Finding rows that are in one table, but not the other is one of the most common scenarios happening in any data related applications. You may have customer records coming from two sources, and want to find data rows that exist in one, but not the other. In Power Query, you can use Merge to combine data tables together. Merge can be also used for finding mismatch records. You will learn through this blog post, how in Power Query you can find out which records are missing with Merge, and then report it in Power BI. To learn more about Power BI, read Power BI book from Rookie to Rock Star.
Sample Data Tables
In this sample scenario, I have two customer tables; one customer table coming from the website, and another customer table coming from an application. Here is the customer table from the website:
And the other table that comes from the application:
The customer table from the website has the email address field, plus name and CustomerKey. They table coming from the application has fields such as birthdate, gender, and marital status, plus name and customer key. the link field in this scenario is CustomerKey which exists in both tables.
Merge in Power Query
Previously I have explained about What the Merge is, and what is the difference of that to Append. I also explained in another blog post, about different types of Merge Kind. In this example, you would find a couple of those join kinds useful; Left Anti Join, and Right Anti Join. In Below Power Query example, I read the data from both tables, and I merge them together;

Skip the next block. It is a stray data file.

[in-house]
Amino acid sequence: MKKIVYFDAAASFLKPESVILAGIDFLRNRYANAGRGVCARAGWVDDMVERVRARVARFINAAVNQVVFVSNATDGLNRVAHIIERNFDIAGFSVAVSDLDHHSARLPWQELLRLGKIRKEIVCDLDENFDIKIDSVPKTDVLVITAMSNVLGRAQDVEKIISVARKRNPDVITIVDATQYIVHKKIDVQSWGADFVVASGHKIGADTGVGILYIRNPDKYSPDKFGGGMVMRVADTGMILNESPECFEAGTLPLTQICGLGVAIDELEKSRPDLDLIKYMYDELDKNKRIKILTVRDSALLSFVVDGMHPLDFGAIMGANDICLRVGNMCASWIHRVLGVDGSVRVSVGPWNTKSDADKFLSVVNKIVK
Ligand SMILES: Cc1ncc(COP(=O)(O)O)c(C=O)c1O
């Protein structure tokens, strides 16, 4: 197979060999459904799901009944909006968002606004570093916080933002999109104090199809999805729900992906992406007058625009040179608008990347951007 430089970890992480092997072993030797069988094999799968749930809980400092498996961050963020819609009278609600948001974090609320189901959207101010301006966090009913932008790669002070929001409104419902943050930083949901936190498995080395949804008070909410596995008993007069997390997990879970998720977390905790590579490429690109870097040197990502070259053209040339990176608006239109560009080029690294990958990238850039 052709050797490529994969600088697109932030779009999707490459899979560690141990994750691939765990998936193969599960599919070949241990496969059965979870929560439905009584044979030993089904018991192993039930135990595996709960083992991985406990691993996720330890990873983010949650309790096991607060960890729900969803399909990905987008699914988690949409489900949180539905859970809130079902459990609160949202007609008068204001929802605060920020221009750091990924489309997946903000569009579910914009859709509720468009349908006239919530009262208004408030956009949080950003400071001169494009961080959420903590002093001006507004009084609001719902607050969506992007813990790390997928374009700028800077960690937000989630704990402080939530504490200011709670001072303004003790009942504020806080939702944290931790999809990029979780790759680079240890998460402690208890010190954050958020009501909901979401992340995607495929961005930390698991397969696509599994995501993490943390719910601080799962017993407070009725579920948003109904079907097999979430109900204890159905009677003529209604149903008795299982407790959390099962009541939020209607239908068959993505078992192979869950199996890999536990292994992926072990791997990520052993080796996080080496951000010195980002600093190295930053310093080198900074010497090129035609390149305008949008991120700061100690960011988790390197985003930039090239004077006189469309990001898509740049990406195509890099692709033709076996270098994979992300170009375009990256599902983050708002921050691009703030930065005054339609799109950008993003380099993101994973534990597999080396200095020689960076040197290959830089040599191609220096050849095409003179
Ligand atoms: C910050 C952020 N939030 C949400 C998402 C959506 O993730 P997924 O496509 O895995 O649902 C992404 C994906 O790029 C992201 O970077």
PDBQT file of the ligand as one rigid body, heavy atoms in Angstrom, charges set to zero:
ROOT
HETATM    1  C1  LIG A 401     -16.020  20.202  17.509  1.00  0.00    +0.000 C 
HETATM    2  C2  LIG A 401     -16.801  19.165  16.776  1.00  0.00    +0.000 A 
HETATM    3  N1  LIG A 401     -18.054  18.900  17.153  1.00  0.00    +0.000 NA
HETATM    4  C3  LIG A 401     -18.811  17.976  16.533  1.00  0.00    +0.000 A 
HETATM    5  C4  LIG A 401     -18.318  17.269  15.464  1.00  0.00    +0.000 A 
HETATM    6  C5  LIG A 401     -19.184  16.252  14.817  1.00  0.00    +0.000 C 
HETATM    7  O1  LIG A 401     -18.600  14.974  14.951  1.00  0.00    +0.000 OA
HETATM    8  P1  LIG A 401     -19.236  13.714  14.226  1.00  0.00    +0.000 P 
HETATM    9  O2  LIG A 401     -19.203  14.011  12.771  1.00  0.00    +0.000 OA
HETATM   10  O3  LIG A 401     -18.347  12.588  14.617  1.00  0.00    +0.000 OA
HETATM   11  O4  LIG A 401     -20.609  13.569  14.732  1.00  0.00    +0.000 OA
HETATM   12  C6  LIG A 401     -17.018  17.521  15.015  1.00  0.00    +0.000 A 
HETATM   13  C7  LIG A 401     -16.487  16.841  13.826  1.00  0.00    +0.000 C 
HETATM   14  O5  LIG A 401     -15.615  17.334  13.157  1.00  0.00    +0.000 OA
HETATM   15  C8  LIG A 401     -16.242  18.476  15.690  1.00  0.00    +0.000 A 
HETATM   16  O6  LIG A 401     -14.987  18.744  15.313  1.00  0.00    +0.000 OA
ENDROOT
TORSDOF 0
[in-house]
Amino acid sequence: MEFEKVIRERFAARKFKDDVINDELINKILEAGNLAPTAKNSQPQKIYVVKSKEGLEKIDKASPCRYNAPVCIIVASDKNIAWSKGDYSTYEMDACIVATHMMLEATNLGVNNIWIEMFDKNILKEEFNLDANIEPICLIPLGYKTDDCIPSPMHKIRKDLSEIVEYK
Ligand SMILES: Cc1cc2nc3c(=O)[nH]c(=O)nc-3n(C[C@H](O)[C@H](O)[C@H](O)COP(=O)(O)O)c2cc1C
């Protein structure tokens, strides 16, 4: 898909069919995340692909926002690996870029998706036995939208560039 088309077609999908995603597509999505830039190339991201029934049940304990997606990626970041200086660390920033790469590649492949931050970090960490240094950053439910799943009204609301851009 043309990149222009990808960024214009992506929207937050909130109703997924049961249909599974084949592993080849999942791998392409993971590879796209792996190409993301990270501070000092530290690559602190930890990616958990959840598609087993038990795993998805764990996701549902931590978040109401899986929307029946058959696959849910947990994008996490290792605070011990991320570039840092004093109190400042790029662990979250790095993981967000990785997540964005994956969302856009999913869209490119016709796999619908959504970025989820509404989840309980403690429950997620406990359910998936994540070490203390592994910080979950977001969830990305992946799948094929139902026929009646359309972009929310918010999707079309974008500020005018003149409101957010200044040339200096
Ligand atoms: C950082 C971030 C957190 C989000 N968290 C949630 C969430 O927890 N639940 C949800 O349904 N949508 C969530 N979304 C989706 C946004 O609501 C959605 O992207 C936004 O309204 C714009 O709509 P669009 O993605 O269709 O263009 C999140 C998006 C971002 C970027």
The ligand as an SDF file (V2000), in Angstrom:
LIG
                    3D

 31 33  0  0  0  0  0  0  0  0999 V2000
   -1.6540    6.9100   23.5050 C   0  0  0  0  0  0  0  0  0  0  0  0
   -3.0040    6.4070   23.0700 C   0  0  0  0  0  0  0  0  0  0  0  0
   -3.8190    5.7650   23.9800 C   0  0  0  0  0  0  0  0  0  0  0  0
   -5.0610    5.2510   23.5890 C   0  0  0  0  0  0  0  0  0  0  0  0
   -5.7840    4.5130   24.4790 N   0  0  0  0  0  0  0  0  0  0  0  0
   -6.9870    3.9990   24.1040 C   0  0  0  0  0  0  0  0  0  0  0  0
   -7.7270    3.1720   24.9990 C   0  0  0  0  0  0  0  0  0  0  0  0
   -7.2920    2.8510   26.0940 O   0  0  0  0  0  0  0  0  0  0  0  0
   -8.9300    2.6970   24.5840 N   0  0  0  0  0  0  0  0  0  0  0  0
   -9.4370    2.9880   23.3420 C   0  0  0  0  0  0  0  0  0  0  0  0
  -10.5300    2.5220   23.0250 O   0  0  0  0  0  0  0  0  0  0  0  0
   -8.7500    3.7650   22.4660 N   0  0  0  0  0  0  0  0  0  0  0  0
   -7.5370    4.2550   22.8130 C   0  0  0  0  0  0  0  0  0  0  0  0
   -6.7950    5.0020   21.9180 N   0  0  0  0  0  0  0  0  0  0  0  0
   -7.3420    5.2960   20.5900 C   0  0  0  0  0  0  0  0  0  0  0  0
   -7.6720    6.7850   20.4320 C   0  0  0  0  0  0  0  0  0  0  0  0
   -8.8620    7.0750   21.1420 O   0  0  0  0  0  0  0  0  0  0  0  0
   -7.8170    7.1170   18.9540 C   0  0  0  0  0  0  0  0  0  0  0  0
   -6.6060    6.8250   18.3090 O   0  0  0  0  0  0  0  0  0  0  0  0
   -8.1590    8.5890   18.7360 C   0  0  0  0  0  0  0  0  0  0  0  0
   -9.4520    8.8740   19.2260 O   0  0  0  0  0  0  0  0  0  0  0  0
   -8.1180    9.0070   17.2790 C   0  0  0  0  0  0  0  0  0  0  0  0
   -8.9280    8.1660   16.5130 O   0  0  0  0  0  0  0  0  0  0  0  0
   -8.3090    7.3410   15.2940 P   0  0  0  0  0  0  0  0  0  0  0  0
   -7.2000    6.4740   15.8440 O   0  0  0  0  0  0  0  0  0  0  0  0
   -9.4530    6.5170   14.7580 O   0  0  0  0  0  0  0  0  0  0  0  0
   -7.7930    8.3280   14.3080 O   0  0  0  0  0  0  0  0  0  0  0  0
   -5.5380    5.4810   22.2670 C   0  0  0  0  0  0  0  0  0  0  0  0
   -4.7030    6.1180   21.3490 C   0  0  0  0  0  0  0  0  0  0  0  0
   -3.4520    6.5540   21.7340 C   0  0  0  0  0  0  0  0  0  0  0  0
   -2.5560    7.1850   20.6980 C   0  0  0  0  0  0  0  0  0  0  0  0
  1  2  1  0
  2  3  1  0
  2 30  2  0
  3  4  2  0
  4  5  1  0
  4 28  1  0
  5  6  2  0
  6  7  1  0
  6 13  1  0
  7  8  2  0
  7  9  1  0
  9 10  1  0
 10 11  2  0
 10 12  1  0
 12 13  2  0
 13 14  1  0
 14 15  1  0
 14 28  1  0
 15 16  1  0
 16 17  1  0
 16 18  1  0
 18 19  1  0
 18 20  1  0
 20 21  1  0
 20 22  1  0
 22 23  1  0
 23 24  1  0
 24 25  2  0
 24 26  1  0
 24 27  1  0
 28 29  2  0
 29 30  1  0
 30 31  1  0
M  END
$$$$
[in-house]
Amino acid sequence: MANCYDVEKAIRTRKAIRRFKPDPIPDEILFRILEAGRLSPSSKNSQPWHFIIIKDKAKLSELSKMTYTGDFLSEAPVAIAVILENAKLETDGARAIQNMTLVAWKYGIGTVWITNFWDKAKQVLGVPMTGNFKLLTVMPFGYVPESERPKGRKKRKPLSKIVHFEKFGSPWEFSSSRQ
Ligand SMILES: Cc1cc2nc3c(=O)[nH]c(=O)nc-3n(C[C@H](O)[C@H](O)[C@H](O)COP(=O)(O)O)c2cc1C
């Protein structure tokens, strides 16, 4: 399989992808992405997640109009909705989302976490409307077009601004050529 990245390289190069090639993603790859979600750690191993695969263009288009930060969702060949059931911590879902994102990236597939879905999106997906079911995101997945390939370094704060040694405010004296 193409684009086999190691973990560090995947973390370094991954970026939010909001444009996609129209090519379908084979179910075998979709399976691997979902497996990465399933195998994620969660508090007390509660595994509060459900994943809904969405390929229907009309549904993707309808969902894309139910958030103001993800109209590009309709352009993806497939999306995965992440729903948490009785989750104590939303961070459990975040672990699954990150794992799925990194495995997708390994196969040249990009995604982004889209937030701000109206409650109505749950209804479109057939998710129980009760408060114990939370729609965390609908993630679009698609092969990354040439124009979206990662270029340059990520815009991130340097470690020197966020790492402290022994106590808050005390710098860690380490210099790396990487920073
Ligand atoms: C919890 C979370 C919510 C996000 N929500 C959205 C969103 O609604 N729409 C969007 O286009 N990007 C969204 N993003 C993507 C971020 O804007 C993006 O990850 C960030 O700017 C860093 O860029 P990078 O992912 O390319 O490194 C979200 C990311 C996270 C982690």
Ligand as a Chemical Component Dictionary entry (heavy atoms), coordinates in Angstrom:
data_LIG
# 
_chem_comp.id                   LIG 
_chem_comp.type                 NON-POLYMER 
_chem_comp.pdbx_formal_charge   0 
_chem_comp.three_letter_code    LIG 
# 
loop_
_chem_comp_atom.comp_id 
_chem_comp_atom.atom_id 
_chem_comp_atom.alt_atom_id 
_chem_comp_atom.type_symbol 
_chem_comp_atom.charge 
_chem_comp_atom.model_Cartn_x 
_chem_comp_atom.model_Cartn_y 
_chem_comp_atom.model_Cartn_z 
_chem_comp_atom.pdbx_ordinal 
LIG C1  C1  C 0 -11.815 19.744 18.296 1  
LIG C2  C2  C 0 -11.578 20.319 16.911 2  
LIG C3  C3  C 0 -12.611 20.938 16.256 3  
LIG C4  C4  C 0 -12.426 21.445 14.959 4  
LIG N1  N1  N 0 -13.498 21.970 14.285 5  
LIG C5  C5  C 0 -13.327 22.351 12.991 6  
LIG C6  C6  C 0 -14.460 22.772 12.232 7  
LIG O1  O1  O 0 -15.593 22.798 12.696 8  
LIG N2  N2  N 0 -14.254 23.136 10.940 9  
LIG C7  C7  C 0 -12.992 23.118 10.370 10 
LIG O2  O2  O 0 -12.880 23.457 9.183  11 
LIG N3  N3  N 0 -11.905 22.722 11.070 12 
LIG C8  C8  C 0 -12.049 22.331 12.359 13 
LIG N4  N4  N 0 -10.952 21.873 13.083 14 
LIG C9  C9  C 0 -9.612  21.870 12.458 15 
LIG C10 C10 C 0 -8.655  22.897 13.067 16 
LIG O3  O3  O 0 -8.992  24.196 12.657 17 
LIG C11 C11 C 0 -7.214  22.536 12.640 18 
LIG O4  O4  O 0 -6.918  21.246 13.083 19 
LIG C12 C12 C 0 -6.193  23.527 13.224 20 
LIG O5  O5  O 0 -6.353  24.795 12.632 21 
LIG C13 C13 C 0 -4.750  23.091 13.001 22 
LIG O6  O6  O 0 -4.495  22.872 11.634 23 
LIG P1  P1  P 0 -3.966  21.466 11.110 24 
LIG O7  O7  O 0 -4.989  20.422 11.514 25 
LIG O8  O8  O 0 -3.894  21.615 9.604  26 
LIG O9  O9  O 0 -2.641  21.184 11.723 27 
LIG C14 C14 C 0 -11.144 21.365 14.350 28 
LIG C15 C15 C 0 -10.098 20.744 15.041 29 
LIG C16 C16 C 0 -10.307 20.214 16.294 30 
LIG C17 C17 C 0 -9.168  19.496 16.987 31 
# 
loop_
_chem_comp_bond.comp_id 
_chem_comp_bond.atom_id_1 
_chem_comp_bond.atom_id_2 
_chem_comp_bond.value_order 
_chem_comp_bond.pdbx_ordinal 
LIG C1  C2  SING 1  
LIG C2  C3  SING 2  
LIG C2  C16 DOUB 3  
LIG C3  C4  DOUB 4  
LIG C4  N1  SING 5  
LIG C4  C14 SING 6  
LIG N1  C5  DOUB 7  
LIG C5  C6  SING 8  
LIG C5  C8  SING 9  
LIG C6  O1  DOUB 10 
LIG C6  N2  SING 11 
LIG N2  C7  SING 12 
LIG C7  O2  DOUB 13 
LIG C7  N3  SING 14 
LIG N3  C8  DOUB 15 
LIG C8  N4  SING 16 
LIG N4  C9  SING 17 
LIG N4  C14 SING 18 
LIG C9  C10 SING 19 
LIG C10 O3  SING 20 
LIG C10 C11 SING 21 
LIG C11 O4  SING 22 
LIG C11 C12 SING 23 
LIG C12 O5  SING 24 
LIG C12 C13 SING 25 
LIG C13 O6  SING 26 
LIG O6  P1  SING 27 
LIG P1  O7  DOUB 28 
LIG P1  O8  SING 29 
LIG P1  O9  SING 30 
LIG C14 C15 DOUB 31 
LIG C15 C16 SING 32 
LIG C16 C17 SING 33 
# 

Left Anti Join: Records Only in the First Table
When I merge these two queries, I select Left Anti Join, that gives me rows that exist only in the first table (customer table from application):
This will give you only rows that exist in the first table “Customer table from application”
Then you can remove the last column in the output because the table value would not have any rows (this are mismatch rows)
Right Anti Join: Records Only in the Second Table
The same Approach can be used for rows that exist only in the second table, using the Right Anti Join
But right Anti Join will give you a result which looks a bit weird if you do not expand the table;
You DO NEED to expand the table for the second query to get mismatch rows when you use RIGHT ANIT Join. which is an extra step, but still works fine. You can remove all columns from the first table, and expand the last column;
Left Anti with Changing Order of Tables; Works similar to Right Anti
Or alternatively, you can switch the order of tables at the time of Merge, and use Left Anti join to get the same output;
The output of this is similar to the step we have done before (it gives you the records only in the second table “customers from the website”):
In summary, this post focused on two of the least common join types in Power Query; Left Anti join, and Right Anti join. These two join types are very useful when you want to find records that exist in one of the tables, but not the other one. All you do need is to select the right order of tables and merge type in the Merge command graphical interface. If you like to know more about other types of joins, read this post.